7. Lovefacts April 17, 2013

    Why are people surprised by this. The Republicans won’t believe the truth because it goes against their core beliefs, just as they refuse to accept global warming. As with the latter, they hunt for “experts” to justify or support their positions.

  8. CPAinNewYork April 17, 2013

    I’m not surprised that Ryan would pull a sleazy trick like this. I wonder how much he paid those “researchers” to put out their flawed product.

  9. grannyk8 April 17, 2013

    So great is Ryan’s ego that he expects the facts to support whatever comes out of his mouth; he is unable to be wrong.

  10. jointerjohn April 17, 2013

    Any of you recall the character Cliff Clavin from the old television series “Cheers”? He would grasp any topic that came up in the bar and highjack it into a lecture of totally fabricated arguments. I believe he makes a fine icon for today’s right-wing.

    As the former White House Correspondent Irving R. Levine once said, “statistics are like bikinis, what they reveal is very interesting, but it what they conceal that is truly critical.”

    1. Allan Richardson April 17, 2013

      And Samuel Clemens (Mark Twain), “There are lies, there are damned lies, and there are statistics.” After which he “proved” with statistics that the Mississippi river jutted hundreds of miles into the Gulf “like a fishing pole” in the Cretaceous era, and that millions of years in the future, “New Orleans and St. Louis” will be adjacent!

    2. plc97477 April 17, 2013

      Great quote.

  11. Allan Richardson April 17, 2013

    Another factor, not mentioned, is the TIME lag between taking action (austerity or stimulus) and the result (whether boom, plateau or recession). They COULD try matching up the debt figures to SUBSEQUENT years of growth/recession numbers, but the time lag is NOT ALWAYS THE SAME. They also fail to include “non-economic” events, and many of these countries had JUST ENDED THE BIG WAR when their numbers start. Countries where the war was actually fought had to rebuild all or part of their economy from scratch, while those who sent troops and equipment abroad were already in a boom (such as USA and Canada).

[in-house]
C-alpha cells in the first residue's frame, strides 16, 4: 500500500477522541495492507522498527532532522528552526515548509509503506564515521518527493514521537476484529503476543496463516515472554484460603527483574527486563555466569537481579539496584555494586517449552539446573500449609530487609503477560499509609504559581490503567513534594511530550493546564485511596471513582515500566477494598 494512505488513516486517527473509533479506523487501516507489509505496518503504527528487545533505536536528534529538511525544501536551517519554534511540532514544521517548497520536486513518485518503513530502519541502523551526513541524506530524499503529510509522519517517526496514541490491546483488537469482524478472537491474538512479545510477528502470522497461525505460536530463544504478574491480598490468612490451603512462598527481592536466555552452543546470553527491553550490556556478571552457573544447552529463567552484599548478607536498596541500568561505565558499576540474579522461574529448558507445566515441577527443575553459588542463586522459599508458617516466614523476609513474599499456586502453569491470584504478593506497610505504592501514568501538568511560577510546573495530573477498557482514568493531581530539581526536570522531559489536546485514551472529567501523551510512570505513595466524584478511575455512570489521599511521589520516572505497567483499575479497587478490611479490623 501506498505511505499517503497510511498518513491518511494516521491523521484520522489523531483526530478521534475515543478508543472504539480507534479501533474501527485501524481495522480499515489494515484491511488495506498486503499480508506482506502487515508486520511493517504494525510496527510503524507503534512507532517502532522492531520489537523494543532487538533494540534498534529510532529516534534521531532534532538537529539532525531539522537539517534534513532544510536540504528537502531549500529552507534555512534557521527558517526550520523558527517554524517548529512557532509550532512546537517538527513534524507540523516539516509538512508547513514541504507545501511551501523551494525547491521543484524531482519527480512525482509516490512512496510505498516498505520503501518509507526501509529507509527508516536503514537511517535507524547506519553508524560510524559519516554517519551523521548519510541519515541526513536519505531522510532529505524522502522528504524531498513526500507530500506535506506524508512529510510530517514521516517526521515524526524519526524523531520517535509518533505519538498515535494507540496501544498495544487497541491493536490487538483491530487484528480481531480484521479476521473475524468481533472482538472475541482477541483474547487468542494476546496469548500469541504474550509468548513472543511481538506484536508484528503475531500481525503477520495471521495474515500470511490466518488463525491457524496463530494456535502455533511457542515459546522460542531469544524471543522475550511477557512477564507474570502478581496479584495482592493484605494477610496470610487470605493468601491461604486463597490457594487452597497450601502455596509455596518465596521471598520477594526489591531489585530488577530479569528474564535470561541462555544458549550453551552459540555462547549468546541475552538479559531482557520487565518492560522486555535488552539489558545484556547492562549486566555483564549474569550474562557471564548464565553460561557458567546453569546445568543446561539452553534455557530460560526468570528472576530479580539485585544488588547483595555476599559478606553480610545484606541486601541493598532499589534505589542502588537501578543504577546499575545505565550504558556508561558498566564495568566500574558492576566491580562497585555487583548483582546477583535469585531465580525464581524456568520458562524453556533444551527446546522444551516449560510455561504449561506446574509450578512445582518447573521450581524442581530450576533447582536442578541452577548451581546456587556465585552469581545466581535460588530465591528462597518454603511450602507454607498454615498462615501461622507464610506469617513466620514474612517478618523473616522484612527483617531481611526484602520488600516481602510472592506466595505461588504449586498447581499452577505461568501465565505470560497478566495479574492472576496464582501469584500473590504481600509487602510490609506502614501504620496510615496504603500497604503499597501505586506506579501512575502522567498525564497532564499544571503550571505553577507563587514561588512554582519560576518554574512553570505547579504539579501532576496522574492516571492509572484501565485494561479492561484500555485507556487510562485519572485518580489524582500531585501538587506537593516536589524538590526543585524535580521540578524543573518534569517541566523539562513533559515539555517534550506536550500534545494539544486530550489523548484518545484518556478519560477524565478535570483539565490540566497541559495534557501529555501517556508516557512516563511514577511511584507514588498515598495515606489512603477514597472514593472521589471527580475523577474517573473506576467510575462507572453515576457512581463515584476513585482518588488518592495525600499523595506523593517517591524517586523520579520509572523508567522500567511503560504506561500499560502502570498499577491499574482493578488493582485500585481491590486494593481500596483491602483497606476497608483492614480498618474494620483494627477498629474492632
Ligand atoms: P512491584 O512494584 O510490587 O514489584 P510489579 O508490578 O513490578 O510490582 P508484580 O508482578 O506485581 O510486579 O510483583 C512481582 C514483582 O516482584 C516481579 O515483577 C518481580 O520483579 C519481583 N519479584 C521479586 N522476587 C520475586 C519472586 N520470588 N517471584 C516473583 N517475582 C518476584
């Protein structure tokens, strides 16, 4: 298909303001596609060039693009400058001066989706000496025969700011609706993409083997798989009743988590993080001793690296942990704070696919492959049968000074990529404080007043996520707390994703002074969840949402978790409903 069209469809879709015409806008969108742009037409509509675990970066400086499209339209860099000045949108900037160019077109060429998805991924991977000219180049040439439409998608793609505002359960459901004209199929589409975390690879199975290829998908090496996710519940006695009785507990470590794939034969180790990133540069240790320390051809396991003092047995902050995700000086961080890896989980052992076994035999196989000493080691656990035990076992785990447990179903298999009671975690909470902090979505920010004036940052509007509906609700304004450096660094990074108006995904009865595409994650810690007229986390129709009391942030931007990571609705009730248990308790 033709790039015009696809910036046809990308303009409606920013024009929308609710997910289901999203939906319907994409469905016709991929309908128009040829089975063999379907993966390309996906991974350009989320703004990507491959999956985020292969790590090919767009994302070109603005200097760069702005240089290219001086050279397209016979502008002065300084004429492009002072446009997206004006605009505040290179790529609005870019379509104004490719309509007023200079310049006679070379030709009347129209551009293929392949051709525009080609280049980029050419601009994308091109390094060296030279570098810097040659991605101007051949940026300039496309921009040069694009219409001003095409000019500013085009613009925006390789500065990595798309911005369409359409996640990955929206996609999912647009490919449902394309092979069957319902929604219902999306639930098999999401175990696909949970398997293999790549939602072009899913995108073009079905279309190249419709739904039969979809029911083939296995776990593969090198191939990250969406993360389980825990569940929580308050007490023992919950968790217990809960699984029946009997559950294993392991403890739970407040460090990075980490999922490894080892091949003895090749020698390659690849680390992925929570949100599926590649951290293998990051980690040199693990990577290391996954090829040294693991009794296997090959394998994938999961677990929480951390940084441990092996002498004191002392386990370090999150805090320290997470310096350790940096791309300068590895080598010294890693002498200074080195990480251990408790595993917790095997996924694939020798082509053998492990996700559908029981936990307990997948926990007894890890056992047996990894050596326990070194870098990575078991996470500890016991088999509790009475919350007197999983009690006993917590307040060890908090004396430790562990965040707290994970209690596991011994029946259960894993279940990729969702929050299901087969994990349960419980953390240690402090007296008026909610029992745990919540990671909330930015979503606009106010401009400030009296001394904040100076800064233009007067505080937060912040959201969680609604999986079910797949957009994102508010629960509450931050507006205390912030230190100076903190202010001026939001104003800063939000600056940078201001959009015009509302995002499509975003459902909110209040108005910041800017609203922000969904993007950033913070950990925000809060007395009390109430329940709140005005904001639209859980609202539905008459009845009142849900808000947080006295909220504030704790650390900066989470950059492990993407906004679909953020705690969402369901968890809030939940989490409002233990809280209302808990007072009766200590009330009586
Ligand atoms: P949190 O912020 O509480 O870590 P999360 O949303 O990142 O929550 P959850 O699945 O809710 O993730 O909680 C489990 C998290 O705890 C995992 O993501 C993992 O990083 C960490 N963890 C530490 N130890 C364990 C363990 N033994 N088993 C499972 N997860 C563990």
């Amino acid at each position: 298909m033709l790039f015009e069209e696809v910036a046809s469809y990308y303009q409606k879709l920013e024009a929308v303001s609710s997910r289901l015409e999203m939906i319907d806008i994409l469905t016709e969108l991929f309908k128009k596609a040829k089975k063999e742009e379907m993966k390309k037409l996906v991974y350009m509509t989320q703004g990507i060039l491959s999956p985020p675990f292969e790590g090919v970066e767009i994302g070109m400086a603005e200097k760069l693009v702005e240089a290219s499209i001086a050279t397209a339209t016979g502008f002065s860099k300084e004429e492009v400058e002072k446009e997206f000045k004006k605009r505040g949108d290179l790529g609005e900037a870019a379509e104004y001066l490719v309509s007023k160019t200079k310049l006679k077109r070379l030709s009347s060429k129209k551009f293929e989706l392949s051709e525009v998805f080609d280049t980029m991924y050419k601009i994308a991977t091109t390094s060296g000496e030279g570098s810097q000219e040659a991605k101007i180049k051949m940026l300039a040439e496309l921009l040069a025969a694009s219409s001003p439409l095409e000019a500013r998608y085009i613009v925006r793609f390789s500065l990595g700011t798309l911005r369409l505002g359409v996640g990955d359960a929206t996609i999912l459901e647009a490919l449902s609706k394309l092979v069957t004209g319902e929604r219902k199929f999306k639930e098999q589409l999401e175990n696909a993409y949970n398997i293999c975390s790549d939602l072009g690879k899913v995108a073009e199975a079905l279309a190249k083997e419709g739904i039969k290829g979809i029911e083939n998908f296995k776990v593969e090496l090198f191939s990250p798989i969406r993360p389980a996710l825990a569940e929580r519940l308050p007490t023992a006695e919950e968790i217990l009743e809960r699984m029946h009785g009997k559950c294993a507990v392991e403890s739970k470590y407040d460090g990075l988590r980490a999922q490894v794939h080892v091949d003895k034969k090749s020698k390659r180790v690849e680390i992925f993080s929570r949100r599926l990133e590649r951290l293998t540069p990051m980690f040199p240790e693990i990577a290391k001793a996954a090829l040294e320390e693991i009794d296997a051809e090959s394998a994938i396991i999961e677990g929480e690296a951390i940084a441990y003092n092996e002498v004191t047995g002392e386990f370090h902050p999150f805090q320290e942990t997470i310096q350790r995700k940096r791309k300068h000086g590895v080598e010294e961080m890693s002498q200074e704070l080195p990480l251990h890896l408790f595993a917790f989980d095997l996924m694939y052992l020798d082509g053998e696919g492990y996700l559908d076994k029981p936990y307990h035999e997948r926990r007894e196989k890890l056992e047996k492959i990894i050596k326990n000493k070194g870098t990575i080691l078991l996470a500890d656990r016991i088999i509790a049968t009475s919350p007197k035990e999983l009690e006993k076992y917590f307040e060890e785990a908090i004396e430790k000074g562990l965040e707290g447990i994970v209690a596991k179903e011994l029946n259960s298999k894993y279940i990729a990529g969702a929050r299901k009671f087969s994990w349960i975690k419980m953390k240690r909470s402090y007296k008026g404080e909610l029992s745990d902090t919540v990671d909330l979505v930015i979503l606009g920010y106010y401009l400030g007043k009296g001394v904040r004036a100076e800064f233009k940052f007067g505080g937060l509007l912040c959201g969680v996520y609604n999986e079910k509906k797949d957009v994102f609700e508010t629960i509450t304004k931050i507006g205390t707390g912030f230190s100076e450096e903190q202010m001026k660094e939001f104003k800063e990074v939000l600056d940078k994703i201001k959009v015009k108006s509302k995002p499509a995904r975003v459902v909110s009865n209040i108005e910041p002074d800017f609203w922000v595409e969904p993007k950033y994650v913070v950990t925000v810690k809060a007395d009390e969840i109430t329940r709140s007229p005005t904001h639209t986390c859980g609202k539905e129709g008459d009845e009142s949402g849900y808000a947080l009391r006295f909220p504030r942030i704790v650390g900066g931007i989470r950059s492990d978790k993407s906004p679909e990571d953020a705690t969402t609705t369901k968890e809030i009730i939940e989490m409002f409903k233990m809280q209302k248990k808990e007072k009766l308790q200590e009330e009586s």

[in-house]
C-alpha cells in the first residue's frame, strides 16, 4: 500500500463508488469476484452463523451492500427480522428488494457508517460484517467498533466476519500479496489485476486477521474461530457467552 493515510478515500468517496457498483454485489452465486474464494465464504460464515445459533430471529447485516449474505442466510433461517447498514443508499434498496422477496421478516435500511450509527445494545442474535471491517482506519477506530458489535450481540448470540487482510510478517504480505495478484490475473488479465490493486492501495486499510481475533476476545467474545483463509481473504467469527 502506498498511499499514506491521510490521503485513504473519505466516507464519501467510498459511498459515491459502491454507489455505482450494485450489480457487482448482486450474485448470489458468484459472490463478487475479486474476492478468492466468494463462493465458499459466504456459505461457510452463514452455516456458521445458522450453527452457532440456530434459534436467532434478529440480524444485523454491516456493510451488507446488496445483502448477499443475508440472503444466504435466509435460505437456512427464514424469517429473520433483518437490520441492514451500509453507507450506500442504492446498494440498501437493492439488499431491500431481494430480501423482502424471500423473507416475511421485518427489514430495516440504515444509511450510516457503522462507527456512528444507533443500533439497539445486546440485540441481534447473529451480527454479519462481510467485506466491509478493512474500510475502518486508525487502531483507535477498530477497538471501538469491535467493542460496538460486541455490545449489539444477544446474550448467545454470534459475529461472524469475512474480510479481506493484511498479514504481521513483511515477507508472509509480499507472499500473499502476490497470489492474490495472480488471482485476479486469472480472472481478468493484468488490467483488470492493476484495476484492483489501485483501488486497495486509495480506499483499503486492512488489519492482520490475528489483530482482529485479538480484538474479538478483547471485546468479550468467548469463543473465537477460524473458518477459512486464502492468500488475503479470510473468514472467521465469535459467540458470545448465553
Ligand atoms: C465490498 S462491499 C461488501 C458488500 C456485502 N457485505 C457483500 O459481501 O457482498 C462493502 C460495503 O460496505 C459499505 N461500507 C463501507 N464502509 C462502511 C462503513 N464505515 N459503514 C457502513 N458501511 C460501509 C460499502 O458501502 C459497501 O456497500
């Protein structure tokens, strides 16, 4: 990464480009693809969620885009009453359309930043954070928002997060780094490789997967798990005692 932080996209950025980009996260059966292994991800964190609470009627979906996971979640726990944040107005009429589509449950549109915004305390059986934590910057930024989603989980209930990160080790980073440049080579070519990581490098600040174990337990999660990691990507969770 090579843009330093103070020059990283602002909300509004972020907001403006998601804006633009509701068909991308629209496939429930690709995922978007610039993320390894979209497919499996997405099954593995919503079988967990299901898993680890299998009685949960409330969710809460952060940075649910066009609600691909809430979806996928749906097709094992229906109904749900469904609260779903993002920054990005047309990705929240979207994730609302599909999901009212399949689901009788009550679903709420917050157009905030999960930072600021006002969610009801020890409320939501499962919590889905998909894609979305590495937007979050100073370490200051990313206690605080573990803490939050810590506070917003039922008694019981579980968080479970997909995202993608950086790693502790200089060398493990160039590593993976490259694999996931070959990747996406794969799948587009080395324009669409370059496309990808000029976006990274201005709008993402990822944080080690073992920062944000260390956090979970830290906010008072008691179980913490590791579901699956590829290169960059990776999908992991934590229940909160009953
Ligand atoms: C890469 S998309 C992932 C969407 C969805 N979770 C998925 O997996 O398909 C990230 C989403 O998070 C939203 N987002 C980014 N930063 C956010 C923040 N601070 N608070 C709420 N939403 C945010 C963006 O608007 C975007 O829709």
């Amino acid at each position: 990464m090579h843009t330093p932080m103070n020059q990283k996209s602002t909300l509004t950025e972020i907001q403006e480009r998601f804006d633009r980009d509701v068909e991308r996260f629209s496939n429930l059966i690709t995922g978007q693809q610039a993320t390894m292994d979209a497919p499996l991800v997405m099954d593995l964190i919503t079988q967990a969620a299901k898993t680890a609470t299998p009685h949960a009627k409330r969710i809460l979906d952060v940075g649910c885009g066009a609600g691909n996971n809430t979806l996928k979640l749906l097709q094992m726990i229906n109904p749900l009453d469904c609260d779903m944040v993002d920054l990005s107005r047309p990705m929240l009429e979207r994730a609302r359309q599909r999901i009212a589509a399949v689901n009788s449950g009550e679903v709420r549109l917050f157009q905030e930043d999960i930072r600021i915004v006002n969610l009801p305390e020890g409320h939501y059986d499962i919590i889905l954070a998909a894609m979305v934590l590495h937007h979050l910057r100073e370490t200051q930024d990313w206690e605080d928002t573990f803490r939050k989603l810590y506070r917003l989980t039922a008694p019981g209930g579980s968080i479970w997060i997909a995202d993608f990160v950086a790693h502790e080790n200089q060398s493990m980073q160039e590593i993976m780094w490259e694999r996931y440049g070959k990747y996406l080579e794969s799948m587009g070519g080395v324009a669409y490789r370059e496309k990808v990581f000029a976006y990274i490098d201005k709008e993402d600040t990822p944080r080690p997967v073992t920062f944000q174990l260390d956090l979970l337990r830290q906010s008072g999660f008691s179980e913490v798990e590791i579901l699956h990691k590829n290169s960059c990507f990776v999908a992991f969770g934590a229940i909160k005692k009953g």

But “trickle down” definitely does not work, except possibly when industrial technology is being invented, NOT imported, for the first time, and the biggest historical era in which that happened, unlikely to repeat (unless the $5.00 robot servant is developed), was the 19th century in North America and, to a lesser extent, Great Britain and Europe. And in those cases, it took decades of labor struggle, alcohol-fueled boom in both legal and illegal “investments”, and a crash and Great Depression before enough trickled down to the poor (mostly white) to make them middle class.

    Bottom line is, if our economic policies are not Keynesian, they are DICKENSIAN.

  12. exdemo55 April 17, 2013

    All this talk of “spending cuts” in sequestration is forgetting one important point: These aren’t true spending cuts. They are reductions in the rate at which government spending is continuing to grow, said Heritage President-elect Jim DeMint on “The Kudlow Report.”

    While President Obama runs around warning everyone of economic devastation, it’s the President’s policies that are truly harmful to the economy, DeMint said. “He’s tried to discredit capitalism over the last four years, and now he’s trying to make a case that the only way to grow the economy is to continue to grow spending.”

    Heritage recommends an approach to budgeting that would set the country back on a prosperous track.